Elaine Jay (BSN ’80)

Elaine was under one year of age when she immigrated to Vancouver from Hong Kong with her mother in 1958. Her father had immigrated years before and was excited to meet his firstborn and wife in Vancouver. Being the oldest child in a Chinese family and being a girl, she had a lot of responsibilities put on her. She helped with housework, babysat her two younger brothers, and took on important roles such as helping translate for her parents, who had limited English. Some of these translations were medical appointments, school notices, or other important transactions like purchasing a car, interpreting the manual for mechanical equipment, and helping other newly arrived relatives. She knew what it was like to have limited to no English or resources in a new country. This was one of the reasons she chose a career in nursing — to help others.

Elaine’s nursing career started in Psychiatry at the UBC Hospital right after her BSN graduation in 1980.  She worked for almost seven years there and held positions such as junior care coordinator and head nurse. She then switched to public health and stayed in that field until she retired in 2018. She found public health nursing most rewarding because it was a health prevention focus and the population was from 0-5 years and school-aged children and their families.

Elaine with her family when her son got married in 2019. A very happy time in her life. She always had the biggest smile.

During the early 1980s, there was an influx of immigrants and “boat people” arriving in Vancouver. What better time to be in public health nursing, especially for someone who was an immigrant herself and aware of the plight they endured. A large number of the immigrants from Asia at that time were from villages rather than cities, and some were not literate, even in their own language. Elaine was hired into a newly developed Public Health Nurse-Chinese Language position created in 1986. She worked tirelessly and supported countless numbers of families in her career through home visiting, giving immunizations and health education in Well Child Clinics, and serving as a nurse consultant to child care settings and in-school nursing. She also engaged in counselling at youth clinics.

Elaine also enjoyed participating in new projects within Vancouver Coastal Health in different advisory committees and working groups. After her first few years in visiting new babies and in the school programs, Elaine desired to focus more on the Early Childhood population. In 1990, she joined the Early Childhood Team and contributed lots of great ideas and positive energy to improve health education and outreach to that population group. There were lots of health fairs for families in the district she served, partnering with community centres and neighbourhood houses. She was involved with the early Vision program for children under 5 as well. The goal was to do outreach for vision screening for the 3-to-5-year-olds in the city of Vancouver.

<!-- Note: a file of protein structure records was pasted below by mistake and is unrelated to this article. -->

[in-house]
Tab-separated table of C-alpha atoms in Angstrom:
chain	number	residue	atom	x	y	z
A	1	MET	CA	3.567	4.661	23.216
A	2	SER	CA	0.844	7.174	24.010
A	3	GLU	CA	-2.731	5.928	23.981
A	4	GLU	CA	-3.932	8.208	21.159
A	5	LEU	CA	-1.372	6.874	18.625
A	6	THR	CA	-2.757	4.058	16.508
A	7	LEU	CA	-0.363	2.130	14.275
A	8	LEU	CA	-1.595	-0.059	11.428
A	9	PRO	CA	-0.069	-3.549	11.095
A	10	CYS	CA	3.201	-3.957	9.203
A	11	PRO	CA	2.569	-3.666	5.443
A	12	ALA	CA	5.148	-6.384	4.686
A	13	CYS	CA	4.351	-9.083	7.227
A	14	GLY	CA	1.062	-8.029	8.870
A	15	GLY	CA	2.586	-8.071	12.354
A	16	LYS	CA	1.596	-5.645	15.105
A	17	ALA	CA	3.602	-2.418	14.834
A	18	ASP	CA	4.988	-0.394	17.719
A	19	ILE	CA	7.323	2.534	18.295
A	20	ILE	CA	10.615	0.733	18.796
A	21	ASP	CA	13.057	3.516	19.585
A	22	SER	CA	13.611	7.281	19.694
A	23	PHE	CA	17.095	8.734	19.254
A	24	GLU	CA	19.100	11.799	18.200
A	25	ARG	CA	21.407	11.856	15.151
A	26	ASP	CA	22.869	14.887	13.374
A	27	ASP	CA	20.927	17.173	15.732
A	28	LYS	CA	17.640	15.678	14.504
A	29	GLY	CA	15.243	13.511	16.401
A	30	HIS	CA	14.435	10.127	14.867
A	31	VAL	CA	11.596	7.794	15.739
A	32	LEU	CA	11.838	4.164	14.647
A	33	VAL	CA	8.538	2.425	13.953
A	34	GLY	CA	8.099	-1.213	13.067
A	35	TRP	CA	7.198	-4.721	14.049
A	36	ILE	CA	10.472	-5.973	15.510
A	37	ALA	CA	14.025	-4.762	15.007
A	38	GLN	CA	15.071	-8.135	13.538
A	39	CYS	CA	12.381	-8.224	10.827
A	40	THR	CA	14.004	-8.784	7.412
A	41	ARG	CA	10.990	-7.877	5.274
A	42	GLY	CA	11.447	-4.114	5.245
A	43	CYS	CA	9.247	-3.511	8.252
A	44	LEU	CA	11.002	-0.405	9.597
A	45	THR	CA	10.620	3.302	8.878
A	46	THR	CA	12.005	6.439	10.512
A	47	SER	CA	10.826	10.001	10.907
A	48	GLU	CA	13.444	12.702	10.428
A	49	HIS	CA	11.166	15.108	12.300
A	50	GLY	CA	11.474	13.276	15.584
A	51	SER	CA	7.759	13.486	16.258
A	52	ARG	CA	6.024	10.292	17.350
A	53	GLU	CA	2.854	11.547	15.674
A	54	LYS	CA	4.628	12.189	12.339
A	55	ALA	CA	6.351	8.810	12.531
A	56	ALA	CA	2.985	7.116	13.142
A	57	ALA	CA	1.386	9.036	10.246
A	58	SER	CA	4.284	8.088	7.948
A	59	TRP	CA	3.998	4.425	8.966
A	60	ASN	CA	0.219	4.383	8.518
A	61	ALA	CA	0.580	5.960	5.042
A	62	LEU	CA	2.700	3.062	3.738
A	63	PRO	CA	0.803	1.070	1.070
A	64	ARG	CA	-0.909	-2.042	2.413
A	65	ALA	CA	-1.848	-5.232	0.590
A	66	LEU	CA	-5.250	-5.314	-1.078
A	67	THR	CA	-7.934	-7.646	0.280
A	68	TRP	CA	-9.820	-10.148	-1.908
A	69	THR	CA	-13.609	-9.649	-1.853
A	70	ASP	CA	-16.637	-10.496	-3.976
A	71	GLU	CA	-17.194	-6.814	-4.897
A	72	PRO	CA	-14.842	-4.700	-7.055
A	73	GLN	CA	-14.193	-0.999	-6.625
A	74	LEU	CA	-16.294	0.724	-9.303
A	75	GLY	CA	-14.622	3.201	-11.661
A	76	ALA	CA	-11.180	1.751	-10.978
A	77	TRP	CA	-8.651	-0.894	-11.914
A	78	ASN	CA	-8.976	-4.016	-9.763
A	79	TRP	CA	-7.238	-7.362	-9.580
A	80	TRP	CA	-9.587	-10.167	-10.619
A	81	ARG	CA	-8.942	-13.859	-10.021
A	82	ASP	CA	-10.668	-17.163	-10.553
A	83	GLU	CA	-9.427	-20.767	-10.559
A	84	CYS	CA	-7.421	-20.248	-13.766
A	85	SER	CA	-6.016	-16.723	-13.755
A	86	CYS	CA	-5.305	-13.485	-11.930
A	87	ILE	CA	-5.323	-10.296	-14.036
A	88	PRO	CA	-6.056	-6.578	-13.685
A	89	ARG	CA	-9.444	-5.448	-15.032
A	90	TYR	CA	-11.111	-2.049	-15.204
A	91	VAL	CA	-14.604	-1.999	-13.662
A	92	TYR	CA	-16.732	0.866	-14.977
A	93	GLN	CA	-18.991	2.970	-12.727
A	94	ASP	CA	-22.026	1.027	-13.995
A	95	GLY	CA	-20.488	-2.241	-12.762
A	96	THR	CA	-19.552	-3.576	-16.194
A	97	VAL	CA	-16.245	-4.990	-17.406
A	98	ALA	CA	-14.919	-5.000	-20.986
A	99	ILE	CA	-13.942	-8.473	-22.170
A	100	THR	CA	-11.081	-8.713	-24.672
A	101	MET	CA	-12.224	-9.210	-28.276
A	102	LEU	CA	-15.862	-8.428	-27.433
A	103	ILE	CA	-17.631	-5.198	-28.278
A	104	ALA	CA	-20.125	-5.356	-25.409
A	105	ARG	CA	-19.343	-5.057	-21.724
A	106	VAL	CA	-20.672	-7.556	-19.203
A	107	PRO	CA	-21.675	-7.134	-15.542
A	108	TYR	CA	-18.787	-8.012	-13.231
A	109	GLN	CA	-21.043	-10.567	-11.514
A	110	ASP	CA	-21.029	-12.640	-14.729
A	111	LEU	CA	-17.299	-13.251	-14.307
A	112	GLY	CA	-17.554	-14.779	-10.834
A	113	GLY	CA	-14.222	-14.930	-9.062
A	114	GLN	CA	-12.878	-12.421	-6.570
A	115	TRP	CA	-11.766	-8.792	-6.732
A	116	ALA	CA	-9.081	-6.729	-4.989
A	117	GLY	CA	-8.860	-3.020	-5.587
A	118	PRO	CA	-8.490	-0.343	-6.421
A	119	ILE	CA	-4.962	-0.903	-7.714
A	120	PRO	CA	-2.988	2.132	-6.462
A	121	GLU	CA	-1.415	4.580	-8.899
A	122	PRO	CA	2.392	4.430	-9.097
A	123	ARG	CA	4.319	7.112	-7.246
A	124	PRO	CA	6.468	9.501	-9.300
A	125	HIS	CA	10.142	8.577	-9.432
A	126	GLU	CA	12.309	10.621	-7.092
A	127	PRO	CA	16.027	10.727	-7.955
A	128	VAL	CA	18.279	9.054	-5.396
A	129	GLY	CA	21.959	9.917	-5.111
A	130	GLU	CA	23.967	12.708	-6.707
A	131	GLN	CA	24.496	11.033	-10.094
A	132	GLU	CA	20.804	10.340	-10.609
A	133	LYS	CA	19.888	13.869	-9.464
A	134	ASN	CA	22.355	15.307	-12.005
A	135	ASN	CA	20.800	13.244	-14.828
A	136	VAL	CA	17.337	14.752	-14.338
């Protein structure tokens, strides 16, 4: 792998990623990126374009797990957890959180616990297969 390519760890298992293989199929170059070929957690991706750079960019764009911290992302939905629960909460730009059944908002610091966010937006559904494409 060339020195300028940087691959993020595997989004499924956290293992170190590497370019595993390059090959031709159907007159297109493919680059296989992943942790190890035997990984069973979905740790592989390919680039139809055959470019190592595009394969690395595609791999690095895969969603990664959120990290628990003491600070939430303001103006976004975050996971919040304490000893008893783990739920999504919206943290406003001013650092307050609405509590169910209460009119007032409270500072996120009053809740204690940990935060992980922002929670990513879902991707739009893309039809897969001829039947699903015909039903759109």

One of Elaine’s passions was working as a nurse consultant in the Building Blocks program. She worked one day a week for 15 years in that program until she retired. It was a program that provided support to new immigrant families who are first-time parents. She advocated for accessible health care, housing, food security and social connections through working with social agencies like MOSAIC and SUCCESS and other partners in the community.

Elaine was not only nurturing to her clients but also to her colleagues.  She always took time to speak to each one of her colleagues when time allowed. She was a wonderful and thoughtful listener. Elaine’s warmth made her colleagues feel very special to be her colleague/friend. Elaine knew all about how to build community with her clients, partners in the community, and with her colleagues. She connected with everyone with her sense of humour, calmness, and thoughtfulness.  

Elaine met her husband Brent at UBC and they married and raised two children. Sadly, Elaine suddenly passed away in December 2020.

She will always be remembered.

Written by Elaine Choi – November 2022